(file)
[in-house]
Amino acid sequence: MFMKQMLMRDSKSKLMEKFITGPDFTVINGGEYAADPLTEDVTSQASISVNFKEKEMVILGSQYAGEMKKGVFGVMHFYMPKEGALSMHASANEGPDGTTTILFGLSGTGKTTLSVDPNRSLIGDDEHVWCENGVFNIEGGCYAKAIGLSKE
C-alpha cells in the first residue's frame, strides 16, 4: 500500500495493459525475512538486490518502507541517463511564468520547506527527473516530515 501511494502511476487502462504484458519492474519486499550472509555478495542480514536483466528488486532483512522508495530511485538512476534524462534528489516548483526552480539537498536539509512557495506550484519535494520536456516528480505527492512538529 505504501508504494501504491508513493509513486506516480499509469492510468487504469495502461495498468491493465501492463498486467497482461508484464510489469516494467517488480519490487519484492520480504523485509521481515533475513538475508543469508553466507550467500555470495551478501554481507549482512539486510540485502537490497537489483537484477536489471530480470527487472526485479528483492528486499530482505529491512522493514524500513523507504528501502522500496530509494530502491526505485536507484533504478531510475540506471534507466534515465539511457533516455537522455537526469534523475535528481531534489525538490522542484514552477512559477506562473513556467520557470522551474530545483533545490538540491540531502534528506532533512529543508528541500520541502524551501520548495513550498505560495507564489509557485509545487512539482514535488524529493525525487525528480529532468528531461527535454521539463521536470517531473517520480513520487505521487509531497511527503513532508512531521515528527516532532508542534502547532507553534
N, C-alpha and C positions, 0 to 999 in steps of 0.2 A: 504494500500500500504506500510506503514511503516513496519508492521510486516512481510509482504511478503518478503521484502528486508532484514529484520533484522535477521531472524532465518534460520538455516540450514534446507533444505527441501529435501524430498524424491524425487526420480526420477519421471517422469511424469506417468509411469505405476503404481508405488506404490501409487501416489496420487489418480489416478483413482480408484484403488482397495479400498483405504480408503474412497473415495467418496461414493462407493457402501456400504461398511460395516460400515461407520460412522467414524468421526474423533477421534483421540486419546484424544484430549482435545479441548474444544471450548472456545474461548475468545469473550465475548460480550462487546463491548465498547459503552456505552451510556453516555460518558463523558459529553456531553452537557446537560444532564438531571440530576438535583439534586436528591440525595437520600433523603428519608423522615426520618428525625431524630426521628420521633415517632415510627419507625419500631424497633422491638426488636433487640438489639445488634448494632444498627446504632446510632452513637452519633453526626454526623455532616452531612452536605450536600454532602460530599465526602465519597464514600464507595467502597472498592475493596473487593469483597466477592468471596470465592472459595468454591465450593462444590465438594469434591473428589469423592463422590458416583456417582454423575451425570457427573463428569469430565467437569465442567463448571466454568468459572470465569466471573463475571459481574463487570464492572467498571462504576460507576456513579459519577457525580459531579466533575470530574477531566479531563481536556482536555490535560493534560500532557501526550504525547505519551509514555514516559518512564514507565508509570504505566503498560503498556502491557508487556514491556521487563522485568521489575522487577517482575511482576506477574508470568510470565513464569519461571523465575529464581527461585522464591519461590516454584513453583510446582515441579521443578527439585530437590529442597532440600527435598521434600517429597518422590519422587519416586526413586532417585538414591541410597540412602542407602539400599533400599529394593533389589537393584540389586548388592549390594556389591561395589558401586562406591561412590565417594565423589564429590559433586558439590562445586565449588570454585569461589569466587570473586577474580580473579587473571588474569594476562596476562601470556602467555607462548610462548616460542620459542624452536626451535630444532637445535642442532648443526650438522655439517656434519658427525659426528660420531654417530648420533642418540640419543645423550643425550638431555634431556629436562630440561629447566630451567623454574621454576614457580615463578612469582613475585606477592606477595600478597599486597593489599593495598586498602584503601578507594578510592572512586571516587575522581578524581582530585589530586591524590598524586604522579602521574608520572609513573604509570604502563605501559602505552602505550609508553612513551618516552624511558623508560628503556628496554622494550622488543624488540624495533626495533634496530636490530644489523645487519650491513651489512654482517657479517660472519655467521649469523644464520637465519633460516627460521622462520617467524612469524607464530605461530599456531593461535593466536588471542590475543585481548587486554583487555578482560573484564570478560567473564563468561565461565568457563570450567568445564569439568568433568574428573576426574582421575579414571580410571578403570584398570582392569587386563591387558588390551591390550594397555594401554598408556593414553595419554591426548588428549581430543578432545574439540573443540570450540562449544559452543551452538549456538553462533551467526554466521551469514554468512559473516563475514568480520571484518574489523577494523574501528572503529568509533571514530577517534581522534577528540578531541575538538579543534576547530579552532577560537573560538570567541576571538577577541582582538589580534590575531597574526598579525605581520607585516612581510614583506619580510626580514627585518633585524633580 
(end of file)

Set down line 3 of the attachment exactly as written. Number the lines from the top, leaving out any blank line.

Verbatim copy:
C-alpha cells in the first residue's frame, strides 16, 4: 500500500495493459525475512538486490518502507541517463511564468520547506527527473516530515 501511494502511476487502462504484458519492474519486499550472509555478495542480514536483466528488486532483512522508495530511485538512476534524462534528489516548483526552480539537498536539509512557495506550484519535494520536456516528480505527492512538529 505504501508504494501504491508513493509513486506516480499509469492510468487504469495502461495498468491493465501492463498486467497482461508484464510489469516494467517488480519490487519484492520480504523485509521481515533475513538475508543469508553466507550467500555470495551478501554481507549482512539486510540485502537490497537489483537484477536489471530480470527487472526485479528483492528486499530482505529491512522493514524500513523507504528501502522500496530509494530502491526505485536507484533504478531510475540506471534507466534515465539511457533516455537522455537526469534523475535528481531534489525538490522542484514552477512559477506562473513556467520557470522551474530545483533545490538540491540531502534528506532533512529543508528541500520541502524551501520548495513550498505560495507564489509557485509545487512539482514535488524529493525525487525528480529532468528531461527535454521539463521536470517531473517520480513520487505521487509531497511527503513532508512531521515528527516532532508542534502547532507553534